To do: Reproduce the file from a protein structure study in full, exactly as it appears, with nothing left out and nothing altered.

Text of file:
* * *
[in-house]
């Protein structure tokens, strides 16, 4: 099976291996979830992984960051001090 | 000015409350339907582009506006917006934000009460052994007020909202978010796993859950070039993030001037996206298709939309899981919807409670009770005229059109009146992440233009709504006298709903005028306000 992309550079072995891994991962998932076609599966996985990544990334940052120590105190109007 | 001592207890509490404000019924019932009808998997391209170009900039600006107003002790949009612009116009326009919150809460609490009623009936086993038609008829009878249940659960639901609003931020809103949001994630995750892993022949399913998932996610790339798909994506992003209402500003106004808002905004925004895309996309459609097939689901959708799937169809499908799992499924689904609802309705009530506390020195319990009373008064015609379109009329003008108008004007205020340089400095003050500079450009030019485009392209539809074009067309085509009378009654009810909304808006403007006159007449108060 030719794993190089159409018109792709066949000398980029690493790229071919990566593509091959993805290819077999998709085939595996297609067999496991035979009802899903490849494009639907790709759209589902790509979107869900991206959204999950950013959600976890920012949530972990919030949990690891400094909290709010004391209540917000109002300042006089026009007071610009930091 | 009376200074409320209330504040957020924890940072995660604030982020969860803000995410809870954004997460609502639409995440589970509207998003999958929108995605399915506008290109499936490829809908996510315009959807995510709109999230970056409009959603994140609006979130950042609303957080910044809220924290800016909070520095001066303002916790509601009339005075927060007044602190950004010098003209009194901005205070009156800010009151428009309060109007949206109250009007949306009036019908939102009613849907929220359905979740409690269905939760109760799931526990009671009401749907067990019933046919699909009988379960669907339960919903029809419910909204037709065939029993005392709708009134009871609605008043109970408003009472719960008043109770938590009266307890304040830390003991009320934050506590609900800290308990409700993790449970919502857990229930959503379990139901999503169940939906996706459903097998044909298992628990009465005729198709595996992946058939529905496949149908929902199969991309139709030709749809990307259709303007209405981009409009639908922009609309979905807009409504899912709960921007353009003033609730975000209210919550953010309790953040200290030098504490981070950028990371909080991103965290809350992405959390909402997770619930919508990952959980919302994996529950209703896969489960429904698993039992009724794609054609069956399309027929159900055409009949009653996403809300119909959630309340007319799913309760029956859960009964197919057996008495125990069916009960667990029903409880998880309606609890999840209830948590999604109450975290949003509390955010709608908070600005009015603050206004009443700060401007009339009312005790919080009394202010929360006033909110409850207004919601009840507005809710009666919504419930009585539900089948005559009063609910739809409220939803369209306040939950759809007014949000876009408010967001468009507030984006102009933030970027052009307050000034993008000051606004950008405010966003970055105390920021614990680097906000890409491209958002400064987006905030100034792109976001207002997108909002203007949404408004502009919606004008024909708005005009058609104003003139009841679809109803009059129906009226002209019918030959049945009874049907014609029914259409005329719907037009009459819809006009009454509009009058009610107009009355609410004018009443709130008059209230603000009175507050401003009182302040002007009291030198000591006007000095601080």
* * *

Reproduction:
[in-house]
């Protein structure tokens, strides 16, 4: 099976291996979830992984960051001090 | 000015409350339907582009506006917006934000009460052994007020909202978010796993859950070039993030001037996206298709939309899981919807409670009770005229059109009146992440233009709504006298709903005028306000 992309550079072995891994991962998932076609599966996985990544990334940052120590105190109007 | 001592207890509490404000019924019932009808998997391209170009900039600006107003002790949009612009116009326009919150809460609490009623009936086993038609008829009878249940659960639901609003931020809103949001994630995750892993022949399913998932996610790339798909994506992003209402500003106004808002905004925004895309996309459609097939689901959708799937169809499908799992499924689904609802309705009530506390020195319990009373008064015609379109009329003008108008004007205020340089400095003050500079450009030019485009392209539809074009067309085509009378009654009810909304808006403007006159007449108060 030719794993190089159409018109792709066949000398980029690493790229071919990566593509091959993805290819077999998709085939595996297609067999496991035979009802899903490849494009639907790709759209589902790509979107869900991206959204999950950013959600976890920012949530972990919030949990690891400094909290709010004391209540917000109002300042006089026009007071610009930091 | 009376200074409320209330504040957020924890940072995660604030982020969860803000995410809870954004997460609502639409995440589970509207998003999958929108995605399915506008290109499936490829809908996510315009959807995510709109999230970056409009959603994140609006979130950042609303957080910044809220924290800016909070520095001066303002916790509601009339005075927060007044602190950004010098003209009194901005205070009156800010009151428009309060109007949206109250009007949306009036019908939102009613849907929220359905979740409690269905939760109760799931526990009671009401749907067990019933046919699909009988379960669907339960919903029809419910909204037709065939029993005392709708009134009871609605008043109970408003009472719960008043109770938590009266307890304040830390003991009320934050506590609900800290308990409700993790449970919502857990229930959503379990139901999503169940939906996706459903097998044909298992628990009465005729198709595996992946058939529905496949149908929902199969991309139709030709749809990307259709303007209405981009409009639908922009609309979905807009409504899912709960921007353009003033609730975000209210919550953010309790953040200290030098504490981070950028990371909080991103965290809350992405959390909402997770619930919508990952959980919302994996529950209703896969489960429904698993039992009724794609054609069956399309027929159900055409009949009653996403809300119909959630309340007319799913309760029956859960009964197919057996008495125990069916009960667990029903409880998880309606609890999840209830948590999604109450975290949003509390955010709608908070600005009015603050206004009443700060401007009339009312005790919080009394202010929360006033909110409850207004919601009840507005809710009666919504419930009585539900089948005559009063609910739809409220939803369209306040939950759809007014949000876009408010967001468009507030984006102009933030970027052009307050000034993008000051606004950008405010966003970055105390920021614990680097906000890409491209958002400064987006905030100034792109976001207002997108909002203007949404408004502009919606004008024909708005005009058609104003003139009841679809109803009059129906009226002209019918030959049945009874049907014609029914259409005329719907037009009459819809006009009454509009009058009610107009009355609410004018009443709130008059209230603000009175507050401003009182302040002007009291030198000591006007000095601080």